When it comes to diet and food choices, you have tons of options. Of course, the two main classifications tend to be omnivorous or herbivorous but, there's also something in between.
Flexitarianism, also known as semi-vegetarianism, presents a unique dietary lifestyle that offers many benefits. Essentially, a flexitarian is a vegetarian who sometimes eats meat and/or fish. That's it.
But, with any diet, questions sometimes come up about what is or is not appropriate. And, since flexitarianism emphasizes plant-based foods, it may be a challenge to meet your protein intake while following this diet. So, protein powders could be a valuable tool.
There's another obstacle, however: Many protein powders are based on whey or casein – which are derived from dairy and may not fit into your version of flexitarianism. What options are you left with then? How about pea protein powder?
What's Your Take?
Before we get into the little-known, under-appreciated pea protein powder, let's talk a little bit about flexitarianism. One of the major benefits of this dietary style is also one of the biggest challenges that it presents: extreme flexibility.
Although you are expected to get most of your calorie from plant-based foods, including seeds and nuts, you can also include some animal products. But there are tons of different versions of this.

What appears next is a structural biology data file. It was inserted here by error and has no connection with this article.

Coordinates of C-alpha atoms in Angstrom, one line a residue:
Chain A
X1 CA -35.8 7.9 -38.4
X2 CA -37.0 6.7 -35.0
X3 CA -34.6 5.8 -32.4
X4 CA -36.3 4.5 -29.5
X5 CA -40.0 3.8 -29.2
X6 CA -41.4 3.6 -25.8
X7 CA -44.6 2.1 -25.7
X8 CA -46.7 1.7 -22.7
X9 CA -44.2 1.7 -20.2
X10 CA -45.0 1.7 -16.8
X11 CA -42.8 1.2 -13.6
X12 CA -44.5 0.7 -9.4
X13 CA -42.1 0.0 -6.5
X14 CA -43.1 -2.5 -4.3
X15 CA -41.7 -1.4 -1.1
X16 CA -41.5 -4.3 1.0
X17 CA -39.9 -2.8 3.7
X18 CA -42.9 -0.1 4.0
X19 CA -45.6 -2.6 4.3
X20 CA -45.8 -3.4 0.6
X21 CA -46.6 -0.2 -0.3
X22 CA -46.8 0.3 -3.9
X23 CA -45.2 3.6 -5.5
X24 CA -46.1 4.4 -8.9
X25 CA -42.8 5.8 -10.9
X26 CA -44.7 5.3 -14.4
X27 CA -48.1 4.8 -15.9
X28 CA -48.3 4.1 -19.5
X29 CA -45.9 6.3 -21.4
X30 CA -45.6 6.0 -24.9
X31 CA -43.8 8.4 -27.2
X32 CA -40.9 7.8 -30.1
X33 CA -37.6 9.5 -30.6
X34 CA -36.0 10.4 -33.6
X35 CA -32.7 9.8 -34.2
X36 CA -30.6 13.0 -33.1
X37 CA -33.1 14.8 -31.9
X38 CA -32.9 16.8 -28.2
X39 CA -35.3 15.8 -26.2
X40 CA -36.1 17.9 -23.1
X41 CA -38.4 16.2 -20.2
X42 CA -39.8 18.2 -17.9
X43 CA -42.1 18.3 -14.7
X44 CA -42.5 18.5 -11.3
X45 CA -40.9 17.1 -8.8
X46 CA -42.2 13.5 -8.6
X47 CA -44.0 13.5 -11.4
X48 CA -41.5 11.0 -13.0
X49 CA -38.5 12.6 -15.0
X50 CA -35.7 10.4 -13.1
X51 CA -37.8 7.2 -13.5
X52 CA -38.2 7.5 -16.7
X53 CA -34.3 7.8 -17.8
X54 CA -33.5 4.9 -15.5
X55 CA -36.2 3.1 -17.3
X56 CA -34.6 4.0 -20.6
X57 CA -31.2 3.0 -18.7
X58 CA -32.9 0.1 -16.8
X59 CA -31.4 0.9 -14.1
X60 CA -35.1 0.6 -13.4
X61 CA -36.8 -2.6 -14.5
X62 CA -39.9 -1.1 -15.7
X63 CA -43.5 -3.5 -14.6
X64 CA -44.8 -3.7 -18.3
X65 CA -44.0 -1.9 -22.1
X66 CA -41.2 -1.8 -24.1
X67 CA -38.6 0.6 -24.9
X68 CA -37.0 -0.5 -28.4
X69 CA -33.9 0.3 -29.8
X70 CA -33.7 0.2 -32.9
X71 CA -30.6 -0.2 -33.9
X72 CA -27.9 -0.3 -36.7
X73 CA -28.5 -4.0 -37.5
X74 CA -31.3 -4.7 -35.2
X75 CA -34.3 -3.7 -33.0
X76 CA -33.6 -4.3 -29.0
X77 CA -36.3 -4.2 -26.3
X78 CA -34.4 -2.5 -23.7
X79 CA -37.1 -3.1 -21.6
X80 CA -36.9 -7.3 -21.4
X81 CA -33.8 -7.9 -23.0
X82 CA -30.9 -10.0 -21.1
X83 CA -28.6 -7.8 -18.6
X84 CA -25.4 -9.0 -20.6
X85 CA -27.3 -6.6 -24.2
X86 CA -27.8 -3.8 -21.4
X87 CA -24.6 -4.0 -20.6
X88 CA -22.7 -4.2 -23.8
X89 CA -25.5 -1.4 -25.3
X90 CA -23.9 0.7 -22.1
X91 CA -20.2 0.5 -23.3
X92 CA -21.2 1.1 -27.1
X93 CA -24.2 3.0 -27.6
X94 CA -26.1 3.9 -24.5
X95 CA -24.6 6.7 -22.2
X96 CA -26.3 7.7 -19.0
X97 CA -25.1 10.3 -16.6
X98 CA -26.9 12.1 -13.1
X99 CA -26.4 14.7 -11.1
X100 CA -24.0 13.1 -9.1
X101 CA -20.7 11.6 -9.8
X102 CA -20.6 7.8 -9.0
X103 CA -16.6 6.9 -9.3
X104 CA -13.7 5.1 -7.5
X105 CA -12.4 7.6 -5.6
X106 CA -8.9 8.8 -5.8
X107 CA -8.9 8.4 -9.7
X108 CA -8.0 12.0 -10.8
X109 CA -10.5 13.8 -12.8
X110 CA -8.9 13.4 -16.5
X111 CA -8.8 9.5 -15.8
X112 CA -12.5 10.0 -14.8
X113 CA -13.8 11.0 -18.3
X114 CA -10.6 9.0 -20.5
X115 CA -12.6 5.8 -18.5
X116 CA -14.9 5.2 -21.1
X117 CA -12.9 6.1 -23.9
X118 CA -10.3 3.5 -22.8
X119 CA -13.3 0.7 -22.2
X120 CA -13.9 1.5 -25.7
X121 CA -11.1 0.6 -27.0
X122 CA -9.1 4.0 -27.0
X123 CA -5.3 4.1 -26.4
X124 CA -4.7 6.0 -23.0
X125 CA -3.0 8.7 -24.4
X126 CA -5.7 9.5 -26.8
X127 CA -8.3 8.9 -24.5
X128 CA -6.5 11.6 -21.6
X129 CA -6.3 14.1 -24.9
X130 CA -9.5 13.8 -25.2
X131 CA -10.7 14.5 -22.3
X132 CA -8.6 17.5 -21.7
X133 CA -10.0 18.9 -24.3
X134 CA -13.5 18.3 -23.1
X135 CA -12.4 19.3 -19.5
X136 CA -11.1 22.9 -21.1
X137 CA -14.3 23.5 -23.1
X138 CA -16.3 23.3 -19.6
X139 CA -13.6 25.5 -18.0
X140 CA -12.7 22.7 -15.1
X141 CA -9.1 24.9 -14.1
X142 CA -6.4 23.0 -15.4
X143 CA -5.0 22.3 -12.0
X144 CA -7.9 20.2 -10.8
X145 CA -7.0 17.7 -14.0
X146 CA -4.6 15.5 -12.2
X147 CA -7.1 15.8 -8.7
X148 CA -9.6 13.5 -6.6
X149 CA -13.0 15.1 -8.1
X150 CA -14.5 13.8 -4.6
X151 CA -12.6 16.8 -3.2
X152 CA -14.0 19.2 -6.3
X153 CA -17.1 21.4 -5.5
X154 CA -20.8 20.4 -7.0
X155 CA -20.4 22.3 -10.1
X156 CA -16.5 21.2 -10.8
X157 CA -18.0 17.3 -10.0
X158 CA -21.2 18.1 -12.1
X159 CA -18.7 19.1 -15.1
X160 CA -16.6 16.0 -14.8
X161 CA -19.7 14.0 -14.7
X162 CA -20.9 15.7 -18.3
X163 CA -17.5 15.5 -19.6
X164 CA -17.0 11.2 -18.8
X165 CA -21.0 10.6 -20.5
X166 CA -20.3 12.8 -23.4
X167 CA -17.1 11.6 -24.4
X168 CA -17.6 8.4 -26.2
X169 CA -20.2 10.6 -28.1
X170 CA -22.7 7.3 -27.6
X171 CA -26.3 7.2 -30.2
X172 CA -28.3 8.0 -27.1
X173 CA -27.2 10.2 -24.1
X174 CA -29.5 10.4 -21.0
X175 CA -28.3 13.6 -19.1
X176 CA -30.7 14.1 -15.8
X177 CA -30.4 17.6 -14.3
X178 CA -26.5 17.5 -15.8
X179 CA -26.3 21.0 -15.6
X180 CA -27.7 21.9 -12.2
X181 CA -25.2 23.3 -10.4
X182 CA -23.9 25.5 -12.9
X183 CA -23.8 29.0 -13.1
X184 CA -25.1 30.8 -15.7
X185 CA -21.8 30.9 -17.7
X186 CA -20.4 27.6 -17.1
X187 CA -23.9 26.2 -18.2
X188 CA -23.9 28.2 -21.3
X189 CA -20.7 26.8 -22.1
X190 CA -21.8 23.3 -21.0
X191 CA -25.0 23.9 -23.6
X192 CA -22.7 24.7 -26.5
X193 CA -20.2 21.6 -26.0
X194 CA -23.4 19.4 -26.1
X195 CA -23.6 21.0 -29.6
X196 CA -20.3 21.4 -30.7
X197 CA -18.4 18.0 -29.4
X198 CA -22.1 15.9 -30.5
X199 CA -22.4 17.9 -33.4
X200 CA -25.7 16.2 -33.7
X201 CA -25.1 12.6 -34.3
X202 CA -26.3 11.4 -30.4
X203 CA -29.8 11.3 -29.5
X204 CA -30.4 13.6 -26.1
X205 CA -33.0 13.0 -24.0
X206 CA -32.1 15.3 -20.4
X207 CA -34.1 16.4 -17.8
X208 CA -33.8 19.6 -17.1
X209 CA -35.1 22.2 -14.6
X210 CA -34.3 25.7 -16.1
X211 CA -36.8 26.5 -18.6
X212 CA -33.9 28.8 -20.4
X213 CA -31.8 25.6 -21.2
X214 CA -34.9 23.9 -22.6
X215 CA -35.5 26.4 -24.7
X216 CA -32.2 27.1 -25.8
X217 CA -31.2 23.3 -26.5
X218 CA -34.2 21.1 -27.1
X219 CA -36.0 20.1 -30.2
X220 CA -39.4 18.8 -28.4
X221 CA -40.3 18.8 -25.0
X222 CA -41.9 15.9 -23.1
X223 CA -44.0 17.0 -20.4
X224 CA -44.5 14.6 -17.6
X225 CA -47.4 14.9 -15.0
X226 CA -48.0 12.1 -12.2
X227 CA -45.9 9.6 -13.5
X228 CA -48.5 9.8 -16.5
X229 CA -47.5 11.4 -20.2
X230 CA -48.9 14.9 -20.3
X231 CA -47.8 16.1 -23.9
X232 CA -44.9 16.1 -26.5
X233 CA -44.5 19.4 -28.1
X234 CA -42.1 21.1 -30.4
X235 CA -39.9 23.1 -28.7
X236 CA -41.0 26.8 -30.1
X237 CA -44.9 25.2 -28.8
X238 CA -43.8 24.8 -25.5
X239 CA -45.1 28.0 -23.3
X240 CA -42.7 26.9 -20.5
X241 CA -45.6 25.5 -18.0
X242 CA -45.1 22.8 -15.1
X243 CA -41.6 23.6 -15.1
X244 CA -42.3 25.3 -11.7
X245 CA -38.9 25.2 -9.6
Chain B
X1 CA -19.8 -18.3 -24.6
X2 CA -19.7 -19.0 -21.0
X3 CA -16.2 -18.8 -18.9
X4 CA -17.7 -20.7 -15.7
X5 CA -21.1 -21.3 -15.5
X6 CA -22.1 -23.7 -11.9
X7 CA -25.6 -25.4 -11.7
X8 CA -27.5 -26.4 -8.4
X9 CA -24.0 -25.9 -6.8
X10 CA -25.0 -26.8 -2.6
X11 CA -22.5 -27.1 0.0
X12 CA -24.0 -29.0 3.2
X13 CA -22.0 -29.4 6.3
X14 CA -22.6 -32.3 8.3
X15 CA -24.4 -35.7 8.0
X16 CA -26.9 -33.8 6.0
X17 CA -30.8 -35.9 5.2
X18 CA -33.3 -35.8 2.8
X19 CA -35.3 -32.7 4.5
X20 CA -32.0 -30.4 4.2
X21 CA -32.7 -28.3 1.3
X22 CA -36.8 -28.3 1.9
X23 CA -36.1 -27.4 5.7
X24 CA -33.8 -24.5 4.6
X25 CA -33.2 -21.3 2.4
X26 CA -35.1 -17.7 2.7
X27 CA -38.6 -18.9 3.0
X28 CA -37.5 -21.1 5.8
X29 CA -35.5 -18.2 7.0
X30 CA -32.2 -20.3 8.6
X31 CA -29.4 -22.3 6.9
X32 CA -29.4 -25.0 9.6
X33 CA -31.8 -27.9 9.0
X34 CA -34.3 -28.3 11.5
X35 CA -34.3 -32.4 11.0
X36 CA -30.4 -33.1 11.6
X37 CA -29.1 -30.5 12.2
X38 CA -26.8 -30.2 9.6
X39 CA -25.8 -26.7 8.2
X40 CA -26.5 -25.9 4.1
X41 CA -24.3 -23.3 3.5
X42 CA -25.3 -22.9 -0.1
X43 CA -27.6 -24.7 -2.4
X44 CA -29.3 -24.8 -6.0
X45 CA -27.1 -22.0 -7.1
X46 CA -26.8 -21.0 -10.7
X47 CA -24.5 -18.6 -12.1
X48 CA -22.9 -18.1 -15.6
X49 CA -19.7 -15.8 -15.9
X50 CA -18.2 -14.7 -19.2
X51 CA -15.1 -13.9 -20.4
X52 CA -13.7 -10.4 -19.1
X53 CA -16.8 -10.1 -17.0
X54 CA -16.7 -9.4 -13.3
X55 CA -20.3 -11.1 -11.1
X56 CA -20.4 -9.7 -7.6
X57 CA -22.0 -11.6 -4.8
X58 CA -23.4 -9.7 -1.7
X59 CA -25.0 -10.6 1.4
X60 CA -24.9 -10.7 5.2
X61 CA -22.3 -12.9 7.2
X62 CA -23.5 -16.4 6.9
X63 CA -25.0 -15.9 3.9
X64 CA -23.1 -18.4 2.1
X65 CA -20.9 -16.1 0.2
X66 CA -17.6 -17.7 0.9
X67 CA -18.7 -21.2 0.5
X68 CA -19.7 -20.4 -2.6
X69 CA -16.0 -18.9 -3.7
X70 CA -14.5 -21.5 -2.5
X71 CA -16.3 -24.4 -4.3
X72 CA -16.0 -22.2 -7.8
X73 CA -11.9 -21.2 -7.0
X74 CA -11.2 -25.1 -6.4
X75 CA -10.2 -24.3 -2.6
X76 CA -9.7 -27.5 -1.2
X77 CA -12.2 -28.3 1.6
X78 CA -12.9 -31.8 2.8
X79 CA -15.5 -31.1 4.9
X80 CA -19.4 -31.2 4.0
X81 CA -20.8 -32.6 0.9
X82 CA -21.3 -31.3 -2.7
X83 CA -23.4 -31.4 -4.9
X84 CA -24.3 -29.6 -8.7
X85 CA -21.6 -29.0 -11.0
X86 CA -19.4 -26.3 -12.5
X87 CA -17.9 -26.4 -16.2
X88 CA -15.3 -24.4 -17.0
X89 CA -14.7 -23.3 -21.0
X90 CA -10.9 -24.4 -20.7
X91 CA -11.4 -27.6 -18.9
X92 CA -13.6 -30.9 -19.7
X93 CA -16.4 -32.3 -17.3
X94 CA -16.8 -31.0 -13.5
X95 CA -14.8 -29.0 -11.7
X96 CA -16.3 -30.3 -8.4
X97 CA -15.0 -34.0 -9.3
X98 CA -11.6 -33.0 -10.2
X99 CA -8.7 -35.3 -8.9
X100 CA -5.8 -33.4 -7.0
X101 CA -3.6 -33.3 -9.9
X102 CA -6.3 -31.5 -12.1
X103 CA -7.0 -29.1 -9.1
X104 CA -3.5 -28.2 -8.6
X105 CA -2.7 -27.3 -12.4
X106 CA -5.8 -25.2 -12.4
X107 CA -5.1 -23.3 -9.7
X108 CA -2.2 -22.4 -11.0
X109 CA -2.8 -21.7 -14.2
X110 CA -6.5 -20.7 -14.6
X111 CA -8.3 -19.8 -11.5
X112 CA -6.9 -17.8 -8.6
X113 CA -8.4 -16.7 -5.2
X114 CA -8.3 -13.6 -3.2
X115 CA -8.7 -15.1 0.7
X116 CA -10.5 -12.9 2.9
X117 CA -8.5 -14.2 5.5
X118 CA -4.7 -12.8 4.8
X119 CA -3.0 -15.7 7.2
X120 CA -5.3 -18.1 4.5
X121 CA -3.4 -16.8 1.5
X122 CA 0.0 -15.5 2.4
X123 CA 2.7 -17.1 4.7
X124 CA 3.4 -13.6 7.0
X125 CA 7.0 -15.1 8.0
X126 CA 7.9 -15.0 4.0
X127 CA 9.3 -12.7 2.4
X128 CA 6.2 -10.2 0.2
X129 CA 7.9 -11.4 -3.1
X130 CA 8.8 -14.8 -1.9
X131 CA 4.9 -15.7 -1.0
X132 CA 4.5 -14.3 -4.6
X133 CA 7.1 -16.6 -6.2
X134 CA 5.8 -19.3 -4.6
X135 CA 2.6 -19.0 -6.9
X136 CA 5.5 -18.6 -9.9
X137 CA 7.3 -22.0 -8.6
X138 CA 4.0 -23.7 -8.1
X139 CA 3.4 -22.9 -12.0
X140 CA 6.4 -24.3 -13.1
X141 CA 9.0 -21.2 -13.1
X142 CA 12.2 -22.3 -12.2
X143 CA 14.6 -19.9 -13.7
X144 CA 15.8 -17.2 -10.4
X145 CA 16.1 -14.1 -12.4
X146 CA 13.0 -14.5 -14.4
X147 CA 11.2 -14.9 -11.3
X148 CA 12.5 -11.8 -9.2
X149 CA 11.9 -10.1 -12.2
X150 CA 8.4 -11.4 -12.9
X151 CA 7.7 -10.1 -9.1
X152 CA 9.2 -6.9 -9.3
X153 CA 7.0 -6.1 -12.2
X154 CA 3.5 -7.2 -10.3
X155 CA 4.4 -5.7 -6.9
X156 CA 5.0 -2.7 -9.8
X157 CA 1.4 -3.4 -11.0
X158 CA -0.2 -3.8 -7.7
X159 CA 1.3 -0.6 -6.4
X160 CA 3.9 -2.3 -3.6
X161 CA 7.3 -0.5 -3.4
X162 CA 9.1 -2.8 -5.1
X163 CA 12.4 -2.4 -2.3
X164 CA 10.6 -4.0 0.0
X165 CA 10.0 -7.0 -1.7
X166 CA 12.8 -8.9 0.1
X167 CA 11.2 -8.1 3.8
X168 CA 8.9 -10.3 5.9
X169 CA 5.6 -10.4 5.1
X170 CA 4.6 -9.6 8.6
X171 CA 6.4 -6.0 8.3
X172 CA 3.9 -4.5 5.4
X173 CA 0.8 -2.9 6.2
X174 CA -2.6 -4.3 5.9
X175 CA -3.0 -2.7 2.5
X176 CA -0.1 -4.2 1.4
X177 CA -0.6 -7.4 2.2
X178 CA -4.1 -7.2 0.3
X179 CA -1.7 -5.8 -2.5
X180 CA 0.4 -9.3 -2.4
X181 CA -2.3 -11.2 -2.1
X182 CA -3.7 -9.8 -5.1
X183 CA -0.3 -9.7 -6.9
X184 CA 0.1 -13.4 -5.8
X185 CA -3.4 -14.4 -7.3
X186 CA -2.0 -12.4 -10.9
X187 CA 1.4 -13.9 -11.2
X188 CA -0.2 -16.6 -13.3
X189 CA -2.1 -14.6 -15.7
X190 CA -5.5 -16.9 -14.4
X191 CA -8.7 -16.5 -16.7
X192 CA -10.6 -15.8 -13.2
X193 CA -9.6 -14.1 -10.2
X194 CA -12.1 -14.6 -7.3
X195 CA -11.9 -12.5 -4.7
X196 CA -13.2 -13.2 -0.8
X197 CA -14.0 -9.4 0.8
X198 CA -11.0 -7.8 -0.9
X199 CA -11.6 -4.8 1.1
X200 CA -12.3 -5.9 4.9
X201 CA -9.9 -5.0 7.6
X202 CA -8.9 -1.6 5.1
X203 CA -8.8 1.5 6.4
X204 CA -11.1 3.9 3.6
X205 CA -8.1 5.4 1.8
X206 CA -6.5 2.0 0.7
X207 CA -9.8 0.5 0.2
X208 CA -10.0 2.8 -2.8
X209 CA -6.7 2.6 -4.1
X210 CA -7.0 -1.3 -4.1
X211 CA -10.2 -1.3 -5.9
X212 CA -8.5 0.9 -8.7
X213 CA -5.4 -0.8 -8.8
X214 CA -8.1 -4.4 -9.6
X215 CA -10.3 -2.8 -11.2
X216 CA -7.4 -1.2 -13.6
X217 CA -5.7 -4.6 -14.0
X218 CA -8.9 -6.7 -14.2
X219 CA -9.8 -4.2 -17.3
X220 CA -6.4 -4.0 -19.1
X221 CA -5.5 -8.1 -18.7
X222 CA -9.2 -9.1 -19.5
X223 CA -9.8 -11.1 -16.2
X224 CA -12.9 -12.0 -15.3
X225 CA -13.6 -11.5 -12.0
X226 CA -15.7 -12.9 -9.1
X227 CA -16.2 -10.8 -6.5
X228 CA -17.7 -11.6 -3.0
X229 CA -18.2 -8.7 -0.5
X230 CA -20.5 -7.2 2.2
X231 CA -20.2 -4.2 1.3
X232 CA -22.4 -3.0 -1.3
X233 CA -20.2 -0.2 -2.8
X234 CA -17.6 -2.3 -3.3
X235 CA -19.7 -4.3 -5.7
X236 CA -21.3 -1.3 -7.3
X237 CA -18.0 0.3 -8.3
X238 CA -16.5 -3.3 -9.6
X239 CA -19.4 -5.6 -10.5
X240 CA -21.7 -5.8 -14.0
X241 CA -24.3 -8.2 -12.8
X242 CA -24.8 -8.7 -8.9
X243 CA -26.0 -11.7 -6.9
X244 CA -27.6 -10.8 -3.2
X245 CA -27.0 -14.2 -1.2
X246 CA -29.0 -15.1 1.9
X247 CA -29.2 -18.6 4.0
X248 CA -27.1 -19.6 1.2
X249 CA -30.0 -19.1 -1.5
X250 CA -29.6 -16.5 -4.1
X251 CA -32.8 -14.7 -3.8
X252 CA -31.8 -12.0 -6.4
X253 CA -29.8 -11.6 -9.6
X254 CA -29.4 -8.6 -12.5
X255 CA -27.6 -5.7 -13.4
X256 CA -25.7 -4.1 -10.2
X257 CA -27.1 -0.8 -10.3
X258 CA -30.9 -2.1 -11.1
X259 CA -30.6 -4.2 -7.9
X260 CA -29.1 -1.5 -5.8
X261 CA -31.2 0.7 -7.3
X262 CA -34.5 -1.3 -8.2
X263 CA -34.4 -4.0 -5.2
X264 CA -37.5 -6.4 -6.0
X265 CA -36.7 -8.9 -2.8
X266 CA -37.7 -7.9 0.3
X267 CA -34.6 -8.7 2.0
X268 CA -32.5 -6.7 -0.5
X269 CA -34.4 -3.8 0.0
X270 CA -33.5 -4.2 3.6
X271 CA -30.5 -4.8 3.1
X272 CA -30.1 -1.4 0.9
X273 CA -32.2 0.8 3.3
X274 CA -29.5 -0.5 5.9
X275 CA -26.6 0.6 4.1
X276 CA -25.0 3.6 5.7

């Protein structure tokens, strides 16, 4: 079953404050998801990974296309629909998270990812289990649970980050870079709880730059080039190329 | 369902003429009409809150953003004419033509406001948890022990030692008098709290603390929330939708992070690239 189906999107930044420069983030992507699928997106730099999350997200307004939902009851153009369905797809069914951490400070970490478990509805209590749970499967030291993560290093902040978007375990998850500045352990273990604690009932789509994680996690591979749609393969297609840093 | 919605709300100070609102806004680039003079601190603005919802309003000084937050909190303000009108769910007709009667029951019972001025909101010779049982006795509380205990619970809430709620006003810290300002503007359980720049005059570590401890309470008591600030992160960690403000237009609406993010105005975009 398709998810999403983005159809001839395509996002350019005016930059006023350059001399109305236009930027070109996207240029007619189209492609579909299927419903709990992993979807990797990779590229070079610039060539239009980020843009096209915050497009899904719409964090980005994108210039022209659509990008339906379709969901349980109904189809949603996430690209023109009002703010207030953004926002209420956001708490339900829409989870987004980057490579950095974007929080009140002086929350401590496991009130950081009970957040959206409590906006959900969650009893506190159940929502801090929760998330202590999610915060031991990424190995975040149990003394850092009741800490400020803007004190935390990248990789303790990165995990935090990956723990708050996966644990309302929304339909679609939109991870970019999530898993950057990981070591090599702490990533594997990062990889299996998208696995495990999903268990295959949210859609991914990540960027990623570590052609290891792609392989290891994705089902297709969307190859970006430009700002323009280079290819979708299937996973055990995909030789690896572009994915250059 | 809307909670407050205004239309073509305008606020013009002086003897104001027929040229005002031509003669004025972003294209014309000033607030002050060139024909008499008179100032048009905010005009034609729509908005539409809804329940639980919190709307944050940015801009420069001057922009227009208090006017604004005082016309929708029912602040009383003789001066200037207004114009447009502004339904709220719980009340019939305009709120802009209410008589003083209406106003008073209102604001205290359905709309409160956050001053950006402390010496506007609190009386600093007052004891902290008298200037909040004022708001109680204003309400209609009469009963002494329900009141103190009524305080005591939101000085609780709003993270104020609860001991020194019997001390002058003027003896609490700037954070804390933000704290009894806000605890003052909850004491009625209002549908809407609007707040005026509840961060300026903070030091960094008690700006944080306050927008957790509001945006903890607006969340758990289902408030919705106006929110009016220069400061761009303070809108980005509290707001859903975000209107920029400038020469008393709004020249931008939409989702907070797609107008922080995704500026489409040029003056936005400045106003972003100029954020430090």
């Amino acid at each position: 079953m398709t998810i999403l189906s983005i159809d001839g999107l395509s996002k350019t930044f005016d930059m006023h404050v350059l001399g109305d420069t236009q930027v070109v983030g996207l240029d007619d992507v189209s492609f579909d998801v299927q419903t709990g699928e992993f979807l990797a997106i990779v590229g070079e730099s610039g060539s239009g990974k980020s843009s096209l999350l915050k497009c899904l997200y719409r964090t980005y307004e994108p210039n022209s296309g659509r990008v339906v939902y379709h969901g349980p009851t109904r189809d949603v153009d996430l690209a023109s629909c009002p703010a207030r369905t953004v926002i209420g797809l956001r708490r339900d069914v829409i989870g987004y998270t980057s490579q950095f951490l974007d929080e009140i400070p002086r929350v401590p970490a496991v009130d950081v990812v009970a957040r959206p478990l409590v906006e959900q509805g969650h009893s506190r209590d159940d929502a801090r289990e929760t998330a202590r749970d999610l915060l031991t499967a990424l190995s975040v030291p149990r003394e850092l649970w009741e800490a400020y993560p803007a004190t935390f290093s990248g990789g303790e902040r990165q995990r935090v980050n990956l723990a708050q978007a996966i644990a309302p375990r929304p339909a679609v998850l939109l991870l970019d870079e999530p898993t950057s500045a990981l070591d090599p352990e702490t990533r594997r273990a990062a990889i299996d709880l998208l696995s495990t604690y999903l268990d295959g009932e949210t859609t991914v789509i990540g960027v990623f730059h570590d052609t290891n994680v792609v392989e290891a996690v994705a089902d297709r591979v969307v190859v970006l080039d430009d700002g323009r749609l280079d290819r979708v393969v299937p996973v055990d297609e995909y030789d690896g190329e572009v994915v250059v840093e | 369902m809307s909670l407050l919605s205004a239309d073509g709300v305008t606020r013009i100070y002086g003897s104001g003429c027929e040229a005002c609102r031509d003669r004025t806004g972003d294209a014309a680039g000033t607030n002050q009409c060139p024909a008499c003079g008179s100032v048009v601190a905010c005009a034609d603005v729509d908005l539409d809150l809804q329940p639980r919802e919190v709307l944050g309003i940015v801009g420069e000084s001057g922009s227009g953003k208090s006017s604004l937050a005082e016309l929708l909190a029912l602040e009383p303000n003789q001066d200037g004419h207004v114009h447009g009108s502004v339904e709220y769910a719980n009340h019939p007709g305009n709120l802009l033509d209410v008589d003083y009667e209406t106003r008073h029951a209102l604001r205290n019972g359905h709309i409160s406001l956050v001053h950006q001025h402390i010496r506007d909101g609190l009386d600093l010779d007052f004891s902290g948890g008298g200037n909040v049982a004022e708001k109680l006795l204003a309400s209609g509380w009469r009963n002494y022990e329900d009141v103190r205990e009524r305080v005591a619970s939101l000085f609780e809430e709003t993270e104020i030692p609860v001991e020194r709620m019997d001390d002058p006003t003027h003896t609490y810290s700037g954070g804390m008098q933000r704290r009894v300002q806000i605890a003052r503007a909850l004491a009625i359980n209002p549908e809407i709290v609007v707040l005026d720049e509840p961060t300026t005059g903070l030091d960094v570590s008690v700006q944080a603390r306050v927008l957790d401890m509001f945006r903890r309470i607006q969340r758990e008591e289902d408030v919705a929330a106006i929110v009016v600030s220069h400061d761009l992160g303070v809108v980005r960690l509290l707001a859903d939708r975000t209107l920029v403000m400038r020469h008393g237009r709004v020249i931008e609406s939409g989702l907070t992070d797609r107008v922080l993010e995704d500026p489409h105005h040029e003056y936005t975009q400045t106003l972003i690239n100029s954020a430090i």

Some experts divide the day, like Mark Bittman, who advocates cutting up the day and being vegan for most of it. In Bittman's case, he argues from being “vegan before 6:00” in his book by the same name. Others think in terms of the entire week – designating meatless days.
Regardless of your exact style, however, the important thing is that you add more vegetarian options to your diet while subtracting animal-based foods. When it comes to protein powder, then, a vegan option like pea protein powder could be perfect.
But there are plenty of different plant-based protein powders available. Why should you use pea protein powder over some of these other candidates?
For one thing, pea protein powder is free from an allergens and has no ill effects. The same cannot be said from soy products which carry both the risk of severe allergic reactions and even possible hormonal disruptions. And, of course, pea protein powder is a rich source of many nutrients – not just protein.
Along with that titular macronutrient, peas are loaded with vitamins, minerals and phytochemicals that can improve many aspects of your health and well-being. Pea protein powder is also low in fats and contains slow-digesting carbohydrates that will have a minimal impact on your blood sugar and energy levels.
Pea protein powder, then, offers a plant-based, nutrient dense protein source that flexitarians can use to meet their nutritional needs and stay within the limitations of their diet.